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How Do Members of the Great Resignation Feel Now?

According to CNBC, 2022 brought another record for employees leaving their positions, with approximately 50 million throughout the year. The publication says 47 million employees quit the year before. The "Great Resignation," which started in April 2021, has seen more than 4 million U.S. workers quit their jobs every month. These employees leave for higher pay and better working conditions. Paychex, a human resources and payroll company, reports 80% of employees it surveyed regretted their decision. In its survey of 825 employees and 354 employers, the company found Gen Zers were the most likely to regret their job change, as they reported the lowest levels of positive mental health and work-life balance. Of those individuals surveyed, each person found another job, with only 11% more likely to have increased satisfaction with their new salaries. 50% of the respondents needed three to six months to find a new position, and another 39% took seven months or longer. Paychex asked the employers how they felt about bringing some of these workers back. Up to 70% of the employers either wanted to give or did give these employees their former jobs. 60% of the smaller employers were willing to offer increased benefits, like raises, remote work, and flexible hours.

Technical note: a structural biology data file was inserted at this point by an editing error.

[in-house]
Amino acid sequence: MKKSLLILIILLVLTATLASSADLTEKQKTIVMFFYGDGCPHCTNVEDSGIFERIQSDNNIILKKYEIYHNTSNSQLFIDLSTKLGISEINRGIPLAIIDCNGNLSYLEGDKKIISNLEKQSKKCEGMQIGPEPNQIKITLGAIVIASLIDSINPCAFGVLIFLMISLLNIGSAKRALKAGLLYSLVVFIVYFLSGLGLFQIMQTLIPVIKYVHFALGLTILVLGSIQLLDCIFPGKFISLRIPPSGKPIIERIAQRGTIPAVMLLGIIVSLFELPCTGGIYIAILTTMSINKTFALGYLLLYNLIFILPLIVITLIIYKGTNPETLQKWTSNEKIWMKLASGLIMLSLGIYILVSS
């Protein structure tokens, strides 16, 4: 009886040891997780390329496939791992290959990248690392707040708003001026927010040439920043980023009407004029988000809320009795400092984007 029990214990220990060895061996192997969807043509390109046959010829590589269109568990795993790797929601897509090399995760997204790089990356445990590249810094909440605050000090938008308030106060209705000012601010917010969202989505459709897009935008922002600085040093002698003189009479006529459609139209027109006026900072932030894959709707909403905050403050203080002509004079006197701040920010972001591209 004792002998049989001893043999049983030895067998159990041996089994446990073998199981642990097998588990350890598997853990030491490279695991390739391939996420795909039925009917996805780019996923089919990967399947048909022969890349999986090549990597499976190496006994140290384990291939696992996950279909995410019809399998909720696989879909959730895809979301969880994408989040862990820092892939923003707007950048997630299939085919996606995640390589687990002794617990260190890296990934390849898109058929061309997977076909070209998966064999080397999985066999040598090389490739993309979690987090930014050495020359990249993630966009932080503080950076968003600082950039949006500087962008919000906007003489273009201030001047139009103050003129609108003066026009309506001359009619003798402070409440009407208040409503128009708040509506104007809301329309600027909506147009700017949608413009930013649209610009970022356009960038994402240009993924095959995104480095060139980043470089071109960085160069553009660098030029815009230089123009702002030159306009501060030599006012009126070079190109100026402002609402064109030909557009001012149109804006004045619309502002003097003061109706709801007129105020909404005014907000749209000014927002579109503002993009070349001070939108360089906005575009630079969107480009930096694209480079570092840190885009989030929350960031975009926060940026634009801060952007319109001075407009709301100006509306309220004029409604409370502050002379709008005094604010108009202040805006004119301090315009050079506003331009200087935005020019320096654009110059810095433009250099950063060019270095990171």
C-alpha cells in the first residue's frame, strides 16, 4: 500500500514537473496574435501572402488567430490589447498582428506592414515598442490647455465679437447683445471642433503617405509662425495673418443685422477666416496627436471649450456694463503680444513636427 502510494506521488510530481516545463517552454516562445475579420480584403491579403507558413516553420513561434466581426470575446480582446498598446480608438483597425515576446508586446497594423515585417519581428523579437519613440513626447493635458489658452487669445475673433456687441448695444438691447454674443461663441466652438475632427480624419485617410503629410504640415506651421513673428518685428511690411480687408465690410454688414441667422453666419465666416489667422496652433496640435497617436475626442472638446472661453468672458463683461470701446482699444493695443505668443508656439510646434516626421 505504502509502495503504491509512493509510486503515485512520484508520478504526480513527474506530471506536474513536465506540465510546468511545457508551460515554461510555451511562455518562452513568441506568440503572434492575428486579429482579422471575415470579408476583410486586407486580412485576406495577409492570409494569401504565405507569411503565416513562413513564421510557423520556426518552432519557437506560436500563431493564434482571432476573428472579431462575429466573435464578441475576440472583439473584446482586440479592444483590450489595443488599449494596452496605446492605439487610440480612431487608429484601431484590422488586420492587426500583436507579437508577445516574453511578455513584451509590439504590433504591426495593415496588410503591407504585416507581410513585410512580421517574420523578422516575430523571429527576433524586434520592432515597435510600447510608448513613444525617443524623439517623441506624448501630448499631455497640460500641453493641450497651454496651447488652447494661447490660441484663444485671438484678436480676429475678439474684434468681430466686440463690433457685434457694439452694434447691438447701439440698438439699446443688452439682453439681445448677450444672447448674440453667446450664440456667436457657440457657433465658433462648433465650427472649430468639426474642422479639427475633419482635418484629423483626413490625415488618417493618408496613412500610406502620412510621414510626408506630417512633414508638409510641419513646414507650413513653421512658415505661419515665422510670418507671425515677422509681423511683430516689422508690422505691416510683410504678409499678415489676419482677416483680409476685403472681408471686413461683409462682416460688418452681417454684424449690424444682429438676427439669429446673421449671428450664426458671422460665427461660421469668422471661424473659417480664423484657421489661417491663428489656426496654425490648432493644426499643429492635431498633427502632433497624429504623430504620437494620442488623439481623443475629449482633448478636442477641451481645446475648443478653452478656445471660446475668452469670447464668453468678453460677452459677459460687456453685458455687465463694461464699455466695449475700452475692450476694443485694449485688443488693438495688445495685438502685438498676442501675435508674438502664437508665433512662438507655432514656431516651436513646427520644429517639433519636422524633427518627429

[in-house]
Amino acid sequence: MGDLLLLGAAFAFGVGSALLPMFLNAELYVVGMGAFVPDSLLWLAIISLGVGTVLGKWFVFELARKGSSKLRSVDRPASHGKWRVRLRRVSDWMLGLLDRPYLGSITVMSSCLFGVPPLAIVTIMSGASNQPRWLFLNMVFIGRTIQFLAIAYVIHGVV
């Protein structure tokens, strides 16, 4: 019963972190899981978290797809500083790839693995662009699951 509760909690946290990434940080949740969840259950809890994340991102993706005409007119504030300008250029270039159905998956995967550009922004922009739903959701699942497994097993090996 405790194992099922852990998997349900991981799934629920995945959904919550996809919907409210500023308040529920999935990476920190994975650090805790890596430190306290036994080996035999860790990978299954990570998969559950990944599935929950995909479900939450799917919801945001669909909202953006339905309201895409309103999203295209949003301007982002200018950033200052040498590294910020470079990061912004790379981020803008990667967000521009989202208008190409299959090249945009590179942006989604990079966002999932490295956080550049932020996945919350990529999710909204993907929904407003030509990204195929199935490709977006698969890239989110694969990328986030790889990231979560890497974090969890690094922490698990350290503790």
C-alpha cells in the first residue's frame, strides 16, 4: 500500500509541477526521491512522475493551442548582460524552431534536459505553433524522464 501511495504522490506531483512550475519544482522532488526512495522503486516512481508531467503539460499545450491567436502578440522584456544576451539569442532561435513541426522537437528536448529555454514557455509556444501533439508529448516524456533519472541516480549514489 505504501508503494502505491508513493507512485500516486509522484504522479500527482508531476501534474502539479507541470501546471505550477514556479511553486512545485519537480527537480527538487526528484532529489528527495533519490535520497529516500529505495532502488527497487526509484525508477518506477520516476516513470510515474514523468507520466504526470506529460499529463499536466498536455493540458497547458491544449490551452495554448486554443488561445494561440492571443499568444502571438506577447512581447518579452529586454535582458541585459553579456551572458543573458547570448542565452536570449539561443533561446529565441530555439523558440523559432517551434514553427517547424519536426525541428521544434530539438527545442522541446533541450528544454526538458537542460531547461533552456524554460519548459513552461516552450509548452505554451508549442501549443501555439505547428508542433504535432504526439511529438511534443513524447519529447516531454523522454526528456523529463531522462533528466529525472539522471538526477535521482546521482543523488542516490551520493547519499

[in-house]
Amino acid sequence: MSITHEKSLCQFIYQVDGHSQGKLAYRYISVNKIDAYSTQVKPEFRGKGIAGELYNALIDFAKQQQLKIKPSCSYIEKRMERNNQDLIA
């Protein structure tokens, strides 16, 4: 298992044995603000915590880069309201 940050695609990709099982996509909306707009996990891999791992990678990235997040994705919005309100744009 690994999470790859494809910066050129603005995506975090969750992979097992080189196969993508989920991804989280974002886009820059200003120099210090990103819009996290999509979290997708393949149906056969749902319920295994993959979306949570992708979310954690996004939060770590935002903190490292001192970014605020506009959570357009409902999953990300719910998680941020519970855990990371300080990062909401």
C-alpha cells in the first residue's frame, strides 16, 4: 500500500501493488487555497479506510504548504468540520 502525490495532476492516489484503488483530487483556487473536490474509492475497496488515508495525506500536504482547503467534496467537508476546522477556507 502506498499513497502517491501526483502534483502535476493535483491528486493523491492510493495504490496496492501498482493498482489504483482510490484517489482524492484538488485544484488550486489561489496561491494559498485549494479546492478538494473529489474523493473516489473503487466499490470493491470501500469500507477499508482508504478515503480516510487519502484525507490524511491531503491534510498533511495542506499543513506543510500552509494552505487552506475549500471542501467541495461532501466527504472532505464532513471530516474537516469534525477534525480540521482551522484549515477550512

However, the online education service, Cengage Group, conducted its own survey with different results. Their study showed an average of 81% of individuals did not regret leaving their previous job, and 85% expressed satisfaction in their new roles. Cengage conducted a similar survey a year before and found these employees were split down the middle as to whether they would remain in the same industry or move on. Tech workers appeared the happiest with their new positions, with healthcare workers the least happy at 69%. Cengage reports that tech workers were happiest when employers offered training opportunities. These figures contradict the numbers found by Paychex and other surveys, like Muse. Muse found three-quarters of workers experienced "surprise or regret" that their new position/new company turned out to be different from what they thought, with half of those workers seeking to get their old jobs back.

While there is mixed data on how employees perceive their decision to leave, U.S. job numbers show that there are many more open jobs than people to fill them, leaving employees with options.